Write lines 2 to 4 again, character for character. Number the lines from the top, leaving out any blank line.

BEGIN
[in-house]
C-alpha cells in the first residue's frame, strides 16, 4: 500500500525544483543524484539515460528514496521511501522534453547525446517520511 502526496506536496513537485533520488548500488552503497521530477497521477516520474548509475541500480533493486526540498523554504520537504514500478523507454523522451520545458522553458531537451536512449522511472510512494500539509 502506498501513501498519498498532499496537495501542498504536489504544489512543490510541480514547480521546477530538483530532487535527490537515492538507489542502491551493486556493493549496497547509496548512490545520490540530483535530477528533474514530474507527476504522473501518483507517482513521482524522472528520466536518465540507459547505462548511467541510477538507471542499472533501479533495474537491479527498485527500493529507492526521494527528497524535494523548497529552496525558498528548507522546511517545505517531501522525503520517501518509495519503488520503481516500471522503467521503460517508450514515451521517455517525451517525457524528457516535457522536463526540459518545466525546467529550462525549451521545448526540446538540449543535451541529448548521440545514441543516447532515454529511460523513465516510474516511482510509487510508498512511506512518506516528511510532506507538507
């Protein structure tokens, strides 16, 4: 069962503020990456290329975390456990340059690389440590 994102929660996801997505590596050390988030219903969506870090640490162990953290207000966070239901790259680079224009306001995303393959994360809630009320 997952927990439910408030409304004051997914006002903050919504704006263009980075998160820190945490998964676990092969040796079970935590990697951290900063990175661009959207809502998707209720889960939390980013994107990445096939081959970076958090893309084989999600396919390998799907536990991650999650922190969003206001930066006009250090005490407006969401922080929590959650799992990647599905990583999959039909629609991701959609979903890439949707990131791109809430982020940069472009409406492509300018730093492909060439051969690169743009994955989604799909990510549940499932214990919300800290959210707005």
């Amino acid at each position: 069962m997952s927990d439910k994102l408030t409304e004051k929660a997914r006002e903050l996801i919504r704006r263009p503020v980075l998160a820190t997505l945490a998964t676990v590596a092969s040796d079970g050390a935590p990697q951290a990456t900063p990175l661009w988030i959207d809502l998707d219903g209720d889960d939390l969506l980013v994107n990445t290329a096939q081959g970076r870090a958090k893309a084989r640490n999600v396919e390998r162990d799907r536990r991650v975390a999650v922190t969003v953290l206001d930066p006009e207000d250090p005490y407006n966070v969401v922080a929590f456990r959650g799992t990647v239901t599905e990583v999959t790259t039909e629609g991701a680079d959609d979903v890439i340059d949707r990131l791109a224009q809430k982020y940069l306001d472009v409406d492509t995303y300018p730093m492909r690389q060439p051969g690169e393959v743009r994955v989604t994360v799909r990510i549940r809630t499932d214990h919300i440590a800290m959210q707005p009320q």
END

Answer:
C-alpha cells in the first residue's frame, strides 16, 4: 500500500525544483543524484539515460528514496521511501522534453547525446517520511 502526496506536496513537485533520488548500488552503497521530477497521477516520474548509475541500480533493486526540498523554504520537504514500478523507454523522451520545458522553458531537451536512449522511472510512494500539509 502506498501513501498519498498532499496537495501542498504536489504544489512543490510541480514547480521546477530538483530532487535527490537515492538507489542502491551493486556493493549496497547509496548512490545520490540530483535530477528533474514530474507527476504522473501518483507517482513521482524522472528520466536518465540507459547505462548511467541510477538507471542499472533501479533495474537491479527498485527500493529507492526521494527528497524535494523548497529552496525558498528548507522546511517545505517531501522525503520517501518509495519503488520503481516500471522503467521503460517508450514515451521517455517525451517525457524528457516535457522536463526540459518545466525546467529550462525549451521545448526540446538540449543535451541529448548521440545514441543516447532515454529511460523513465516510474516511482510509487510508498512511506512518506516528511510532506507538507
């Protein structure tokens, strides 16, 4: 069962503020990456290329975390456990340059690389440590 994102929660996801997505590596050390988030219903969506870090640490162990953290207000966070239901790259680079224009306001995303393959994360809630009320 997952927990439910408030409304004051997914006002903050919504704006263009980075998160820190945490998964676990092969040796079970935590990697951290900063990175661009959207809502998707209720889960939390980013994107990445096939081959970076958090893309084989999600396919390998799907536990991650999650922190969003206001930066006009250090005490407006969401922080929590959650799992990647599905990583999959039909629609991701959609979903890439949707990131791109809430982020940069472009409406492509300018730093492909060439051969690169743009994955989604799909990510549940499932214990919300800290959210707005």
């Amino acid at each position: 069962m997952s927990d439910k994102l408030t409304e004051k929660a997914r006002e903050l996801i919504r704006r263009p503020v980075l998160a820190t997505l945490a998964t676990v590596a092969s040796d079970g050390a935590p990697q951290a990456t900063p990175l661009w988030i959207d809502l998707d219903g209720d889960d939390l969506l980013v994107n990445t290329a096939q081959g970076r870090a958090k893309a084989r640490n999600v396919e390998r162990d799907r536990r991650v975390a999650v922190t969003v953290l206001d930066p006009e207000d250090p005490y407006n966070v969401v922080a929590f456990r959650g799992t990647v239901t599905e990583v999959t790259t039909e629609g991701a680079d959609d979903v890439i340059d949707r990131l791109a224009q809430k982020y940069l306001d472009v409406d492509t995303y300018p730093m492909r690389q060439p051969g690169e393959v743009r994955v989604t994360v799909r990510i549940r809630t499932d214990h919300i440590a800290m959210q707005p009320q």